Q. My husband was given Xanax for panic attacks. He has increased his dosage, and I’ve noticed that he seems to be having problems with his short-term memory. Can Xanax cause memory loss?
A. Xanax is classified as a benzodiazepine and often referred to as a tranquilizer. Although these medications (including Klonopin, Ativan, and Valium) are excellent for treatment of most anxiety disorders, if one exceeds recommended dosage, there can be serious side effects.
Xanax is a depressant that works on the central nervous system to produce a calming effect; however, when benzodiazepines are taken in increasing amounts, abuse is common. Short-term memory loss is one of the most often reported symptoms. In fact, these medications have been used as “date rape” drugs because they impair function and memory. One patient I treated had sex after too much Xanax and did not remember the incident until someone told her.
If your husband’s Xanax abuse continues or escalates, you may also notice some other symptoms including drowsiness, dizziness, weakness, slurred speech, and lack of coordination. Signs of more acute toxicity include difficulty breathing and coma.
If your husband drinks alcohol, this will intensify the effect of the medication even more. Because both alcohol and Xanax are central nervous system depressants, the combination can be deadly.
Your husband should meet with his physician. There are other medications that can treat panic, and your doctor should discuss those options with him.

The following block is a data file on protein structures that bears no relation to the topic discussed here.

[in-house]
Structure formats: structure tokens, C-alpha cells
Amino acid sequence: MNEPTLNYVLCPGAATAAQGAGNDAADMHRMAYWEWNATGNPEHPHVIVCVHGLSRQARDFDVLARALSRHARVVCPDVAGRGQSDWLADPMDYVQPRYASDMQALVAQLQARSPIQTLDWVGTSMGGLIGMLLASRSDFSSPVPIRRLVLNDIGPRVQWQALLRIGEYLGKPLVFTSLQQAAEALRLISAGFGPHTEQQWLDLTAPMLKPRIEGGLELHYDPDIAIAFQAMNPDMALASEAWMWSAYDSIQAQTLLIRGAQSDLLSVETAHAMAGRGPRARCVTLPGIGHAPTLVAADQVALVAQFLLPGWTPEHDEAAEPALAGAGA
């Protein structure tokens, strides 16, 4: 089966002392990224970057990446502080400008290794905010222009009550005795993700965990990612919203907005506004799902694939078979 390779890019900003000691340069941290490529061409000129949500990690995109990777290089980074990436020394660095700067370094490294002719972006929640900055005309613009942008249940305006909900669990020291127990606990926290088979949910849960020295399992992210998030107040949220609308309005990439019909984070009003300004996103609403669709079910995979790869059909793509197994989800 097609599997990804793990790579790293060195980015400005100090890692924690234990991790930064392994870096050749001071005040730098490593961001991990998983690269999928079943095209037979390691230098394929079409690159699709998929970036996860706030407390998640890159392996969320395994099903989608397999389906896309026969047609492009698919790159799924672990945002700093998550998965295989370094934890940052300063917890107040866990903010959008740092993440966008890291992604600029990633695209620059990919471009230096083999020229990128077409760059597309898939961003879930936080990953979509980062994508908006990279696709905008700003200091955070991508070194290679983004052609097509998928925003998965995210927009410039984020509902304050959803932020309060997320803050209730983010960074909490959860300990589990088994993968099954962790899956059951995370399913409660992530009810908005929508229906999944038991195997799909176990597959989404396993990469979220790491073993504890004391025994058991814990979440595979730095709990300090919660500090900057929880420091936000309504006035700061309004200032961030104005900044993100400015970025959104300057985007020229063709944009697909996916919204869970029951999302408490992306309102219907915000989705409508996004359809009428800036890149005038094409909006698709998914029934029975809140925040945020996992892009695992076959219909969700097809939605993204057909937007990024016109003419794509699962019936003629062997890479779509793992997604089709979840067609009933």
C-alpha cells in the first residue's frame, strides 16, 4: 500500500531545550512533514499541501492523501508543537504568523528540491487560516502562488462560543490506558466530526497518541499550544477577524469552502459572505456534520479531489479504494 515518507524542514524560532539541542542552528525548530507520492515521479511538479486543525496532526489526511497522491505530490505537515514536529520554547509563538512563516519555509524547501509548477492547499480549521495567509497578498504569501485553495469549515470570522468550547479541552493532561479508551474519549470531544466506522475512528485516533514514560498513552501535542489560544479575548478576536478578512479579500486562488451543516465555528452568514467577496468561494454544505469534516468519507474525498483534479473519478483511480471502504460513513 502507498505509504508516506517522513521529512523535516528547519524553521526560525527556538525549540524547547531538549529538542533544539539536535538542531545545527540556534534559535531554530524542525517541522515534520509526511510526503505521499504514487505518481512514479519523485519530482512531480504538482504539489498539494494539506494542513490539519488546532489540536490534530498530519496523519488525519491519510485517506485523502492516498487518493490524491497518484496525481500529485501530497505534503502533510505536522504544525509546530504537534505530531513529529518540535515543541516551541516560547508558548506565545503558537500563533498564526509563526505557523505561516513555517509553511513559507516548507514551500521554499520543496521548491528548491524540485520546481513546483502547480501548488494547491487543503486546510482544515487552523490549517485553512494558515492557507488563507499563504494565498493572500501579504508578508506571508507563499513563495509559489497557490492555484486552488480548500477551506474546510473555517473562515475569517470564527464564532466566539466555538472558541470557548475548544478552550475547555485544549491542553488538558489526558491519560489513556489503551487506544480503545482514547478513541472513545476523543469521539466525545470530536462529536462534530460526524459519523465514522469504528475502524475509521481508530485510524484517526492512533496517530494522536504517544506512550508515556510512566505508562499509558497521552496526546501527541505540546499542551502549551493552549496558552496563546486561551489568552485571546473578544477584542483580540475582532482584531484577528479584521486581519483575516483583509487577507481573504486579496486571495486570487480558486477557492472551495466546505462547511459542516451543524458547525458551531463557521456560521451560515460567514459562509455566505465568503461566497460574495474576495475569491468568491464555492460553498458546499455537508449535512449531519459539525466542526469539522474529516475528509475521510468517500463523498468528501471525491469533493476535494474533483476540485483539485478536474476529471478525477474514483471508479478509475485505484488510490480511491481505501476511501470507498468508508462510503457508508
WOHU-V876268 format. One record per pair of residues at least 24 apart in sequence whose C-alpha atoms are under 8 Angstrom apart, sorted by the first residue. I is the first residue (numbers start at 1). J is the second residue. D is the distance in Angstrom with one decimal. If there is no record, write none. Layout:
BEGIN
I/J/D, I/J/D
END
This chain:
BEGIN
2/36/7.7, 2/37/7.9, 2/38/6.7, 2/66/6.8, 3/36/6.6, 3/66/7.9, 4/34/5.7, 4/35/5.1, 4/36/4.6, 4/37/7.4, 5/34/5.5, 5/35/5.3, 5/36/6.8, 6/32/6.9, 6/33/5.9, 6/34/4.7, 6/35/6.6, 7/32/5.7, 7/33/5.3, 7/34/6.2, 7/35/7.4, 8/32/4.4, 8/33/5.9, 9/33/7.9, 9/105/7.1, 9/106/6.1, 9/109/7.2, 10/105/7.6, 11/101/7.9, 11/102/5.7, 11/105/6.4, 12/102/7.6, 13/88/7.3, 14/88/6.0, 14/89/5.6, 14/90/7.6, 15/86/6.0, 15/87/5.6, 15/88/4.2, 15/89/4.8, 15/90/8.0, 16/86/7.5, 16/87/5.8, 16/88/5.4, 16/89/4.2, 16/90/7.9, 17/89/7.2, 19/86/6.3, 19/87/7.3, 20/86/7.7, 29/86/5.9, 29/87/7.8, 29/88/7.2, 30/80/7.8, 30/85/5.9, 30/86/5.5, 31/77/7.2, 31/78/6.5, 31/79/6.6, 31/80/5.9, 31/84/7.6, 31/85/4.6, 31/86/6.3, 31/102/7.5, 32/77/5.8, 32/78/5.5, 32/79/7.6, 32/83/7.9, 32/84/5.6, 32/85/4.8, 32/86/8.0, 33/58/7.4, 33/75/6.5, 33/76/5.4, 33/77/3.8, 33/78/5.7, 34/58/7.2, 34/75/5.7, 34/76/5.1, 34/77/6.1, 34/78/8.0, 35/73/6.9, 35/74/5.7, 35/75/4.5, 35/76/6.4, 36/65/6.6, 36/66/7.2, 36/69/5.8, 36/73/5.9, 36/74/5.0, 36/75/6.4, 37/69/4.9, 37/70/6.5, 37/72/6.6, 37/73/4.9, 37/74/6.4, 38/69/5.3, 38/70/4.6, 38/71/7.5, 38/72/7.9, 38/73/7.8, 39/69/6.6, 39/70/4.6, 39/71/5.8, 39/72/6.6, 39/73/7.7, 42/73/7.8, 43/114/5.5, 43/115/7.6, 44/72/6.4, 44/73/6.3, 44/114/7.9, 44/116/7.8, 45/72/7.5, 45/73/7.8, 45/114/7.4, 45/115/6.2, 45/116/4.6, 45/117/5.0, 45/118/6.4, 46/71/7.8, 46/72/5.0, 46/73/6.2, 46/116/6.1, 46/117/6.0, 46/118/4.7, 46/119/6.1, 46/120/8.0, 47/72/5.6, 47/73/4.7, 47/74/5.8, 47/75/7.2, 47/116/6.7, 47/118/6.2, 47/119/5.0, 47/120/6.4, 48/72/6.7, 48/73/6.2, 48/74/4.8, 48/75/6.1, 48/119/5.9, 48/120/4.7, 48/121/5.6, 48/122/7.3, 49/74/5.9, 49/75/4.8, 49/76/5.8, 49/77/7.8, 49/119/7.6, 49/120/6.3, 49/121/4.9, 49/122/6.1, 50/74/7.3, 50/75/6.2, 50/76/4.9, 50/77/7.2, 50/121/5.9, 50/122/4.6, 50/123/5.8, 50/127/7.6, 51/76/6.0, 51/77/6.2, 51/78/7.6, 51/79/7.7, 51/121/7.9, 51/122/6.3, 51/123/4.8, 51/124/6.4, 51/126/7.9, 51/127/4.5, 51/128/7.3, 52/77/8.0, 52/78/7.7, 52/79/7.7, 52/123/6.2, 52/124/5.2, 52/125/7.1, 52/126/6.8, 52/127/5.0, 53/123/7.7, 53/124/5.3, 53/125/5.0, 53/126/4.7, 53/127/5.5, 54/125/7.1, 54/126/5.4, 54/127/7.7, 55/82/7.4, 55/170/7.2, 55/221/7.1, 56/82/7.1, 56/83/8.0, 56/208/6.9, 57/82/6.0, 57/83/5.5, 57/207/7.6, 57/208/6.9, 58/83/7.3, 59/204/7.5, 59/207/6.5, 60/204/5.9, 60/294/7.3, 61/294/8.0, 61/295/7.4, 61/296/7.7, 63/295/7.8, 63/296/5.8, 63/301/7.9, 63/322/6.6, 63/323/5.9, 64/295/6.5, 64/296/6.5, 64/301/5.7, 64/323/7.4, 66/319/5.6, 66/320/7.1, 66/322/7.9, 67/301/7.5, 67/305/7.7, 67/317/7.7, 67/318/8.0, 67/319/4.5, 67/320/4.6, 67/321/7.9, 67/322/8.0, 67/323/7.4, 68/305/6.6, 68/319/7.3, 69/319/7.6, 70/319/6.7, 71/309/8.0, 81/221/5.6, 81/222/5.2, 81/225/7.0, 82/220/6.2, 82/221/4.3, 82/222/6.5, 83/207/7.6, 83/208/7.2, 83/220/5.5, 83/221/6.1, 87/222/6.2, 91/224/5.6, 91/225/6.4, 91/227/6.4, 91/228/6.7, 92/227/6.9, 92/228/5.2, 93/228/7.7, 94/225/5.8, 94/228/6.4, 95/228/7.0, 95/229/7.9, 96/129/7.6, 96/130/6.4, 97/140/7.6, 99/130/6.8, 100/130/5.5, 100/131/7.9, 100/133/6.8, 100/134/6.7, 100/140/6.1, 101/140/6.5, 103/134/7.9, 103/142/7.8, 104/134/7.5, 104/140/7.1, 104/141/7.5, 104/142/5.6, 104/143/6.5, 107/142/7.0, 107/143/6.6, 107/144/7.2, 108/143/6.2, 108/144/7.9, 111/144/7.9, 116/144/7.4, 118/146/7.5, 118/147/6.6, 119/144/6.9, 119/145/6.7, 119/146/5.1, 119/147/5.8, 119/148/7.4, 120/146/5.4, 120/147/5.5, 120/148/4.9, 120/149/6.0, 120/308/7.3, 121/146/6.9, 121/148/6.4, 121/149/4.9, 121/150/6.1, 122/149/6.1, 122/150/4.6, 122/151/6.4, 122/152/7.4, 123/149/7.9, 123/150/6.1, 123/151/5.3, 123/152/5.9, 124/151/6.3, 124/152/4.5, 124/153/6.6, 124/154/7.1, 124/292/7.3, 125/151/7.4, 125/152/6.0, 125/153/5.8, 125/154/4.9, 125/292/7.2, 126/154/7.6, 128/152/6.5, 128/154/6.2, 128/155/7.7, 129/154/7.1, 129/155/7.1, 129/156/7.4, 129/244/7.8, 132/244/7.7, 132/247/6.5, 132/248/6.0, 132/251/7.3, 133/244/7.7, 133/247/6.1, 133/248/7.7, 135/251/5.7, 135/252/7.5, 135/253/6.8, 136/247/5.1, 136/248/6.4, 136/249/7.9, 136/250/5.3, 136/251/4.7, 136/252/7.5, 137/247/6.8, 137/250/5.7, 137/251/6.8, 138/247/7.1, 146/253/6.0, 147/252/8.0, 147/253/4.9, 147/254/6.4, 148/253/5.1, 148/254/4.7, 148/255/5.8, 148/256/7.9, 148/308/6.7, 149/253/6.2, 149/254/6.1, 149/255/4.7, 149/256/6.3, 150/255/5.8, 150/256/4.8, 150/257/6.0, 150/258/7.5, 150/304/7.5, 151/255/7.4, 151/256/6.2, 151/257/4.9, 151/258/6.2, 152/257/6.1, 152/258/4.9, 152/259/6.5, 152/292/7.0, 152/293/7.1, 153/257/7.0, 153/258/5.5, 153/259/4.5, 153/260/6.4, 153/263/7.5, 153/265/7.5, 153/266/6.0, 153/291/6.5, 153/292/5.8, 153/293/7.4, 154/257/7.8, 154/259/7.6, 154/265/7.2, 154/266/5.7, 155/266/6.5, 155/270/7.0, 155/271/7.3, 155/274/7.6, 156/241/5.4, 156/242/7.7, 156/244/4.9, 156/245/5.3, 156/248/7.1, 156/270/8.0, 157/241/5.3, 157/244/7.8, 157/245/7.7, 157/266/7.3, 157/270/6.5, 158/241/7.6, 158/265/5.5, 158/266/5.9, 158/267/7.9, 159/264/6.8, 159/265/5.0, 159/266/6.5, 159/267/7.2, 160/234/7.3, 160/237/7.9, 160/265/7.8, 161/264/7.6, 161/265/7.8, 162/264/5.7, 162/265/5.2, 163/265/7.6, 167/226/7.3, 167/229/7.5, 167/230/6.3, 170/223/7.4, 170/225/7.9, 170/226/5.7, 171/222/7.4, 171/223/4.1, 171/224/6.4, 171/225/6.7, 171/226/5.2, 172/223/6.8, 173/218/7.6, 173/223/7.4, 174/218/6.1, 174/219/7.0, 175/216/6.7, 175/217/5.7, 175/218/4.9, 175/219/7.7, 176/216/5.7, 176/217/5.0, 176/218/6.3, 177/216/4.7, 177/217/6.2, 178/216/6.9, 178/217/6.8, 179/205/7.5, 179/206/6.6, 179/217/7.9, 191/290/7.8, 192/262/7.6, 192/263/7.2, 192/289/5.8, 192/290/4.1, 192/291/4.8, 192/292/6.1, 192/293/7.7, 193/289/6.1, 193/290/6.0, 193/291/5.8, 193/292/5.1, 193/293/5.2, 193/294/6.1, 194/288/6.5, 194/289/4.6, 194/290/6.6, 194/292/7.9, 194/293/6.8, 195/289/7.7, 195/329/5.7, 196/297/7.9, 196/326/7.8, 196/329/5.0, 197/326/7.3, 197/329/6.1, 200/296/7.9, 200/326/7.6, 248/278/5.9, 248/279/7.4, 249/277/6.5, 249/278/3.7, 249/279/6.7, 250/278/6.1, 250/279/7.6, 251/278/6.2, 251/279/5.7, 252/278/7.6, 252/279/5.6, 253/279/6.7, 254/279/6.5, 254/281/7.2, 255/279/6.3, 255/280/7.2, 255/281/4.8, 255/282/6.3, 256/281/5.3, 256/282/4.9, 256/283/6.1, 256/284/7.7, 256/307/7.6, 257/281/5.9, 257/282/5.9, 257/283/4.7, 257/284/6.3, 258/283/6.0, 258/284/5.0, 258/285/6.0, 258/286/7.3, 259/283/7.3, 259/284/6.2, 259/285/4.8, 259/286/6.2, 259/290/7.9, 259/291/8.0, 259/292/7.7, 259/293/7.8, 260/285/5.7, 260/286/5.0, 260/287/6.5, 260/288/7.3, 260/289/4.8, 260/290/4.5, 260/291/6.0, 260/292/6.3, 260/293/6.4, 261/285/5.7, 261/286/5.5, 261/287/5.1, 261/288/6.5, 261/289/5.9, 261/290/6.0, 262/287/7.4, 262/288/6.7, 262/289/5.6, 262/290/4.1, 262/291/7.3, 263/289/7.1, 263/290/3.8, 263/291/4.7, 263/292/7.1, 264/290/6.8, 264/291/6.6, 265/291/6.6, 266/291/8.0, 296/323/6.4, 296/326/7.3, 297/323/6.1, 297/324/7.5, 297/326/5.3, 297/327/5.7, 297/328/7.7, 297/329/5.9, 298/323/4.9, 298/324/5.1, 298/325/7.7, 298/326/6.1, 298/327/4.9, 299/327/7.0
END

Q. My sister, who has panic attacks, almost refuses to leave home. She won’t see a therapist. Is there anything I can do to help her? She won’t talk about her anxiety, but it is ruining her life and possibly her marriage.
A. Your sister is suffering from agoraphobia, which is the fear of having a panic attack in a place where escape is impossible or difficult. This condition usually comes about gradually. One may have a panic episode in the grocery story, and then fear returning there. Then one can go to another store and have a similar experience. Soon, the fear of going virtually anywhere becomes overwhelming.
From your e-mail, I assume that you have done everything possible to convince your sister to seek mental health treatment. Since she has refused to cooperate, there are a few ways you can help her to improve her level of functioning. First, you can provide her with information about agoraphobia. There are many excellent websites such as MayoClinic.com and WebMD that could be beneficial to both of you. Second, you can help her learn some techniques such as controlled breathing and relaxation exercises
that will most likely reduce her panic symptoms. Third, you can volunteer to go with her to the places she fears. Help her to stay in the situation until the panic begins to subside, and it will. Continue to practice the exposure until she is no longer fearful or is able to control her fear.
You say that your sister’s anxiety is ruining her marriage. I am wondering why her husband has not tackled this problem before now. Oftentimes, a spouse will not urge his or her partner to get help because of secondary gain. I treated a woman who had not left home alone for 27 years. Her husband saw no need for therapy because she could not leave home to spend money, be unfaithful, or check on him. Her daughter finally convinced her to get help.
Remember, you are not a psychotherapist. You can help your sister learn behavioral techniques and encourage her to leave home, but your end goal should be to convince her to seek professional help for the underlying problems.
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Nancy Ryburn holds a doctorate degree in psychology. She teaches psychology at Southeast Arkansas College and maintains a limited private practice in Pine Bluff. If you have questions pertaining to mental health, e-mail them to firstname.lastname@example.org. The questions will not be answered personally, but could appear in a future column. There will be no identifying information and all e-mails remain confidential.